In addition, to stay apprised of updates to NFPA 1970 or any other standard, you can sign up for e-mail alerts at www.nfpa.org. This is the best way to be notified whenever information regarding a particular code or standard is updated, providing the latest information about any standard, including the document revision history and the development of the next edition. In addition to automatic alerts, you can access the public input submission system, apply for membership on the Technical Committee, ask a technical question (for NFPA members and public sector officials only), find related news, or see any related products in NFPA’s catalog.
Also related to firefighter PPE is a recent webinar that NFPA is making available from its website titled, “Female Firefighter Personal Protective Clothing: Investigation of Design, Comfort, and Mobility Issues” by Drs. Meredith McQuerry and Cassandra Kwon. Dr. McQuerry indicates that female firefighters have a 33% greater risk of injury than male firefighters and part of that could be due to ill-fitting gear. The study, with help from the Fire Protection Research Foundation (the research affiliate of NFPA), created the first ever database of female firefighter anthropometrics or physical measurements. This database can help manufacturers and the technical committees create better PPE for female firefighters. The webinar can be viewed for free at https://www.nfpa.org/Training-and-Events/By-type/Webinars.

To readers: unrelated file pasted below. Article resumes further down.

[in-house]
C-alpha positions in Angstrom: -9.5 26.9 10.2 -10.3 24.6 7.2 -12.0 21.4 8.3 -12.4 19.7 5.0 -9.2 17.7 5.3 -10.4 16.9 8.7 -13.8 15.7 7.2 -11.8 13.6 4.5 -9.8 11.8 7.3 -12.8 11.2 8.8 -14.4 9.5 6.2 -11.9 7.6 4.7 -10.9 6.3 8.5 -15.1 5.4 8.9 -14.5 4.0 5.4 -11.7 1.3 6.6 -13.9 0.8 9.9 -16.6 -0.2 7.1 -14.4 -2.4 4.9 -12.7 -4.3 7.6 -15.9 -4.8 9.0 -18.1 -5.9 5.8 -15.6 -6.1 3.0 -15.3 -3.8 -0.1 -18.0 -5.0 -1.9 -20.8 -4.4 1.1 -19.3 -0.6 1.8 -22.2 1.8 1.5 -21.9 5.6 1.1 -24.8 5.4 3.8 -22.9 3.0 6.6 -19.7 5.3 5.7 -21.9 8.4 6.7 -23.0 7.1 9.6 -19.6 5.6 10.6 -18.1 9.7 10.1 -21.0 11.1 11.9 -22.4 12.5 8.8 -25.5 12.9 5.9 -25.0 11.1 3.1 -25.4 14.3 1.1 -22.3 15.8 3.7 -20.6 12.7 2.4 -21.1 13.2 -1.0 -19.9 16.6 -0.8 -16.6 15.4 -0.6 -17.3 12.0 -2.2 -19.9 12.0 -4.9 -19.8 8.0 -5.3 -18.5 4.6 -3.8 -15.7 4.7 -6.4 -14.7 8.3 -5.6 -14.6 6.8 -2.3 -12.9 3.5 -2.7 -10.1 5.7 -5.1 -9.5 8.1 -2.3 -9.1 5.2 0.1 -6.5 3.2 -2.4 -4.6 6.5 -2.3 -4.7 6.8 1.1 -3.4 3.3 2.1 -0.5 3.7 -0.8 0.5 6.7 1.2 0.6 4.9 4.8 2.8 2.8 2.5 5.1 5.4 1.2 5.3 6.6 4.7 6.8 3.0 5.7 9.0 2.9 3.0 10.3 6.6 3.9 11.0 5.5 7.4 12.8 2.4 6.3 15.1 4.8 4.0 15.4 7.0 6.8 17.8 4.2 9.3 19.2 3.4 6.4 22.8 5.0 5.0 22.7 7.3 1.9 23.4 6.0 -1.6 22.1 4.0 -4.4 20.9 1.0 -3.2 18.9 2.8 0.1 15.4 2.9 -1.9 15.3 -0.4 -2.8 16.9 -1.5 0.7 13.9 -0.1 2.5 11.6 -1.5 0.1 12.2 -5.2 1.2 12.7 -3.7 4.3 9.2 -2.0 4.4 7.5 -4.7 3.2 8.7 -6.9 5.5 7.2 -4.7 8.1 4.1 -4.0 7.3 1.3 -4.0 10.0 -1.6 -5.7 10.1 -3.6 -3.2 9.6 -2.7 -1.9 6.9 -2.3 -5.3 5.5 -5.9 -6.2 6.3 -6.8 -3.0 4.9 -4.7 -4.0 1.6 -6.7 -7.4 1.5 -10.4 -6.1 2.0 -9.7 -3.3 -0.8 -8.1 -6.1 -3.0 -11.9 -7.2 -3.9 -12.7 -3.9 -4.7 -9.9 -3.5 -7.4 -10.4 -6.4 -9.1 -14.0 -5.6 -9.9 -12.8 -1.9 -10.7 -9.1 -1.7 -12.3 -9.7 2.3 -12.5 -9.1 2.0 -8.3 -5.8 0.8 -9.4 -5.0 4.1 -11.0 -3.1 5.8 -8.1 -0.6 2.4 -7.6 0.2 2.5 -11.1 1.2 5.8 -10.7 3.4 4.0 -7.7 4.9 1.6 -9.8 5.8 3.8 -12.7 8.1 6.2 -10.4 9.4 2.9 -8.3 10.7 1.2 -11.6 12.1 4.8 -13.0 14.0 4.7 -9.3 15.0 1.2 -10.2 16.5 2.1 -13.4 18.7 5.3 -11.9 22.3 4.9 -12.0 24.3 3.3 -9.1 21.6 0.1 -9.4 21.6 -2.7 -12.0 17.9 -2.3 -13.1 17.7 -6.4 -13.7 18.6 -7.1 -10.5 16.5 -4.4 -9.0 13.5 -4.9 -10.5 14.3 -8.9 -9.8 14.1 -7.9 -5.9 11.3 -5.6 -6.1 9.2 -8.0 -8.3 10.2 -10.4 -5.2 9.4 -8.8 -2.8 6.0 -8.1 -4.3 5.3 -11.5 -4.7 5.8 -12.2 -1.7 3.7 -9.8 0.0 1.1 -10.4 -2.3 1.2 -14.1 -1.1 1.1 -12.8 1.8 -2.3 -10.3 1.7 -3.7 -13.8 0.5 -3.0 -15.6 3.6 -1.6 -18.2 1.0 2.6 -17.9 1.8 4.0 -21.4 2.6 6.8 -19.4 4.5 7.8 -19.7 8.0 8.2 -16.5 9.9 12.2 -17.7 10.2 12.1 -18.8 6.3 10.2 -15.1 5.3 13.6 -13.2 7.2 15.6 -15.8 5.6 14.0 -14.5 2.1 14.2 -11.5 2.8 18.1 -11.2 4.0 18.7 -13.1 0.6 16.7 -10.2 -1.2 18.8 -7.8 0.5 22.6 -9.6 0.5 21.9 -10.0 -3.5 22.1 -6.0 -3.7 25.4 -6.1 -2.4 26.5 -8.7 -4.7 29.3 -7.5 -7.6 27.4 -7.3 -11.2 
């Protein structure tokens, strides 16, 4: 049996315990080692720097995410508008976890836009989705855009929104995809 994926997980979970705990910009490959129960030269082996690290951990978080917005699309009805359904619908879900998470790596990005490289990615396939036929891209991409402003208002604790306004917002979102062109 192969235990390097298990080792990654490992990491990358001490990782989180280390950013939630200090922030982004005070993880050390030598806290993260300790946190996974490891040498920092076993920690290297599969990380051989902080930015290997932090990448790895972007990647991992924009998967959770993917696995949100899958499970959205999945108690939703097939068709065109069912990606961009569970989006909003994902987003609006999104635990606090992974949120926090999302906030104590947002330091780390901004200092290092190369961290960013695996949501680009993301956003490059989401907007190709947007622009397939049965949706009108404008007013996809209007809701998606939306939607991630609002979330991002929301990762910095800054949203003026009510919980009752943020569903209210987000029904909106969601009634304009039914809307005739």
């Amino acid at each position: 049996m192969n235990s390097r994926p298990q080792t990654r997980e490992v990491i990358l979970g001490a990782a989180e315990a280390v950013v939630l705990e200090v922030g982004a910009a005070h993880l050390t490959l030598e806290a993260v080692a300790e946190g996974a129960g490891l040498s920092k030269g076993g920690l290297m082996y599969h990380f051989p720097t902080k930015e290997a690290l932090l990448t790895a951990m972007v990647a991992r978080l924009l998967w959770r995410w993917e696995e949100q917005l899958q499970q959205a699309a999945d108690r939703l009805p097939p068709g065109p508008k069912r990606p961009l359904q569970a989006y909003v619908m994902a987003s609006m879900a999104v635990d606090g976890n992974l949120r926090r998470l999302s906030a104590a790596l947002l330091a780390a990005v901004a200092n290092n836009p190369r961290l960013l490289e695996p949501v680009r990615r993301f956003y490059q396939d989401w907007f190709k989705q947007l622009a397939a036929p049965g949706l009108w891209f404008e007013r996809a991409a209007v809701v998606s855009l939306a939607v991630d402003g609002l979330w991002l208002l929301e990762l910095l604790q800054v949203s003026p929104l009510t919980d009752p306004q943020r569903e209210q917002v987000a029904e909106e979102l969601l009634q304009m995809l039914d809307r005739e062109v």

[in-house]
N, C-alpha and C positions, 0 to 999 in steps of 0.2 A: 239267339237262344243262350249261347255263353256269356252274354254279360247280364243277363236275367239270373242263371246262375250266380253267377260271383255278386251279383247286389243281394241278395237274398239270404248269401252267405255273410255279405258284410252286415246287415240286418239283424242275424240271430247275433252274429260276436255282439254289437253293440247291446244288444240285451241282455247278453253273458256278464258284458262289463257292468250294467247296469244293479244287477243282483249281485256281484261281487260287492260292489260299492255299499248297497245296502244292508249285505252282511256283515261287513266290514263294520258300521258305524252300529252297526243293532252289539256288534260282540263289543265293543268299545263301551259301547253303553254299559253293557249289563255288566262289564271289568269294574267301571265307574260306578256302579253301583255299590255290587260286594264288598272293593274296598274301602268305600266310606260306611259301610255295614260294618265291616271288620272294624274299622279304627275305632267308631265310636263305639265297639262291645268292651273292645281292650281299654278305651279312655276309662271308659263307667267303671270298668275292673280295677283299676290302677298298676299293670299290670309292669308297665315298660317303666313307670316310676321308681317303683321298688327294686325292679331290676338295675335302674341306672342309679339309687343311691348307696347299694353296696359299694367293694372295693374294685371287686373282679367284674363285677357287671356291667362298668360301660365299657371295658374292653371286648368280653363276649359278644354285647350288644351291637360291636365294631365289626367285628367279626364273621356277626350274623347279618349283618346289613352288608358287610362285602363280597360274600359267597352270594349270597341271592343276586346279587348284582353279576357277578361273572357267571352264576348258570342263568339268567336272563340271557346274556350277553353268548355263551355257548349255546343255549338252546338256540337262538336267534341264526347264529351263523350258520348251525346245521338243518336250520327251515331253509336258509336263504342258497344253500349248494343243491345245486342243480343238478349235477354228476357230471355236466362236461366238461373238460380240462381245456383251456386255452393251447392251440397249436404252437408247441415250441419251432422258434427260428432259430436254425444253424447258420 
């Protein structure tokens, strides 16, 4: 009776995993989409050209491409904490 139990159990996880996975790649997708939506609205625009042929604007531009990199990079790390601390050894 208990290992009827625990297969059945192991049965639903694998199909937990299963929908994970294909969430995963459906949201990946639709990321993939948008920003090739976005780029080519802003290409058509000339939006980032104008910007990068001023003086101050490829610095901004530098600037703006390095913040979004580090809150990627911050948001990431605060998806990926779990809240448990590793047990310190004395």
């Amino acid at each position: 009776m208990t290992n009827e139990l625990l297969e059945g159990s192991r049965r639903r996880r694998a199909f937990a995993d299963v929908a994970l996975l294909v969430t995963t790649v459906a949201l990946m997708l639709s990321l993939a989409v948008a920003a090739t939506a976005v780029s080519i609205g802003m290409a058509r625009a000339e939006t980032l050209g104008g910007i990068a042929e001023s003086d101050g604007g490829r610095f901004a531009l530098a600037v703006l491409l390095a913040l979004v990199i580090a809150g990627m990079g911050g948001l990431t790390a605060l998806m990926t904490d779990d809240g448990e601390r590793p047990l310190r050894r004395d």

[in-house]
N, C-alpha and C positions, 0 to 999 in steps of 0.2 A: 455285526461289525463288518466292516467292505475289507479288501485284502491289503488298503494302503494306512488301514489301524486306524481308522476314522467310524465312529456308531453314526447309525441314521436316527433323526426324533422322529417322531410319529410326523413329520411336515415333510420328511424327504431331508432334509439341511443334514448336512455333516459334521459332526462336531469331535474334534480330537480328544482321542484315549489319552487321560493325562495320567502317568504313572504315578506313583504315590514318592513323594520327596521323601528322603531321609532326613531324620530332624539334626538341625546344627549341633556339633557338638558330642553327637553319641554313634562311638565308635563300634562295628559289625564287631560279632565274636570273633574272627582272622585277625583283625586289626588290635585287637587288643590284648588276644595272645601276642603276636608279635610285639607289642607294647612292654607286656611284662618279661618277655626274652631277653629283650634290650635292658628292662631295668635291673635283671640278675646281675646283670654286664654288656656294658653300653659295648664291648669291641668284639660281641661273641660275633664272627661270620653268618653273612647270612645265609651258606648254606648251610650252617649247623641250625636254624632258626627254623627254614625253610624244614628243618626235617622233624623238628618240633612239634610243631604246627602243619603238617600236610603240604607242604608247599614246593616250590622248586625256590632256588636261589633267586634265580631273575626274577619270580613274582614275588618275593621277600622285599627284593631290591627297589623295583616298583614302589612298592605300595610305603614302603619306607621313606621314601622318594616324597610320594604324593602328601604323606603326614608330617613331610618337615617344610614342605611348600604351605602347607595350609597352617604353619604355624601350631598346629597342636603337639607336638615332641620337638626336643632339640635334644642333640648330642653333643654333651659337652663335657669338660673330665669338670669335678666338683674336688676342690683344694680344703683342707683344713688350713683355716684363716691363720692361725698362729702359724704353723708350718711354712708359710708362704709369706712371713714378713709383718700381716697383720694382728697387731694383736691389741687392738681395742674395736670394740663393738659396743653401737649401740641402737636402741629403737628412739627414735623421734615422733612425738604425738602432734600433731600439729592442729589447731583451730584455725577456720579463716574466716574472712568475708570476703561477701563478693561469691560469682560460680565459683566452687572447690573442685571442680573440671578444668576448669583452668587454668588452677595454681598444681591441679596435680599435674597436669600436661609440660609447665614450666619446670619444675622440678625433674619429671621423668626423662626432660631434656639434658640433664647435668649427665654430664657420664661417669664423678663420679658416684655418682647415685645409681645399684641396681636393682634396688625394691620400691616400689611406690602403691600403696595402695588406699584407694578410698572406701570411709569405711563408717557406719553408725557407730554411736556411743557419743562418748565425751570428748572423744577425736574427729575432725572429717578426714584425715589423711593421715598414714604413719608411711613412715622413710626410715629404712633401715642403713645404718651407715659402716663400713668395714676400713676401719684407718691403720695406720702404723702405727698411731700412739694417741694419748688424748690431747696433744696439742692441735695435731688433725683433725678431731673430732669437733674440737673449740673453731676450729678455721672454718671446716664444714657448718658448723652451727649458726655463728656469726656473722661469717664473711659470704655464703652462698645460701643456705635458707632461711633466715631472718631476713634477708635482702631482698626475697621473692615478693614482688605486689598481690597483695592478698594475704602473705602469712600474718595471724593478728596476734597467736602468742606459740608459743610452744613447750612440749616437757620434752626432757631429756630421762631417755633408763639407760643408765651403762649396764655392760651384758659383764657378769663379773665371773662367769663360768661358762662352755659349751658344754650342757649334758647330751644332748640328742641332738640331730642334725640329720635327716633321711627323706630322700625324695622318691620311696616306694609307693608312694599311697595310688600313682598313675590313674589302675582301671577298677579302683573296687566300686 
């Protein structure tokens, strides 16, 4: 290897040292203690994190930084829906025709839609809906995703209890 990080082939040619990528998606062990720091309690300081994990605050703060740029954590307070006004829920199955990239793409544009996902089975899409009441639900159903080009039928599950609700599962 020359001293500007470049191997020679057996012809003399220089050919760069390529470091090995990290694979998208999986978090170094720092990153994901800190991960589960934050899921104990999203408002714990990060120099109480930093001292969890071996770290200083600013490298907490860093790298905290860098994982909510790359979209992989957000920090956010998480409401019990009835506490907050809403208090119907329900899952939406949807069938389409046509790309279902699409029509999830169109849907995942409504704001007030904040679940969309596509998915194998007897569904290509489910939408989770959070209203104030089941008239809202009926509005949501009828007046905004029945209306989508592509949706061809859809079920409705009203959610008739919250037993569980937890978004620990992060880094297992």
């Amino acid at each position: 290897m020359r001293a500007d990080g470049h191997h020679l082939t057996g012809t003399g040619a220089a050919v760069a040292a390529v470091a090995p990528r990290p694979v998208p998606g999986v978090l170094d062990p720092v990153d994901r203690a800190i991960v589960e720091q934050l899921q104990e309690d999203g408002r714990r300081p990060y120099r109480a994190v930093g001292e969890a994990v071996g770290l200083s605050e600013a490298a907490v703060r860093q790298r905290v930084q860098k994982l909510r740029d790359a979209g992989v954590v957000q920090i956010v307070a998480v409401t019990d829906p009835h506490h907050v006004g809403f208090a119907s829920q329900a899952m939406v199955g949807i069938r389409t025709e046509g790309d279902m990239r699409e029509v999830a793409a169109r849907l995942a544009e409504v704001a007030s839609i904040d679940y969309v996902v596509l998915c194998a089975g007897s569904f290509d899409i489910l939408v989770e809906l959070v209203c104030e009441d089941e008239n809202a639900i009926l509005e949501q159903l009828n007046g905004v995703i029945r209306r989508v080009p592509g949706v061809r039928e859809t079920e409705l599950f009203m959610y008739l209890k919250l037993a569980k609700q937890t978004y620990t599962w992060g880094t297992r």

Get involved and make your voice heard
Your firefighting PPE is an essential part of you being successful at what you do. It is with you for your entire journey through the fire service and it is important to understand where the requirement for its design comes from. It is also important to know that you have a say in the very standard that helps to regulate the many aspects that go into it.
Visit www.nfpa.org to learn more about the standards that affect you and other resources from NFPA that help firefighters do their job safely and effectively. Simply put, get involved and make your voice heard.
Curt Floyd is currently the Responder Technical Lead at NFPA where he works as a technical advisor on responder initiatives. Before his work at NFPA, Floyd spent 34 years in the fire service, teaching technical rescue and serving as a rescue specialist and instructor for the FEMA USAR system. He holds a bachelor’s degree in Fire Protection Engineering, graduated from the National Fire Academy’s EFO Program, and has presented on responder topics around the globe.
Chris Farrell came to NFPA more than 10 years ago, where he currently serves as the staff liaison for the NFPA PPE project. Previously, Farrell worked for the Chapel Hill Fire Department in Chapel Hill, NC and the New Hope Volunteer Fire Department in Orange County, NC.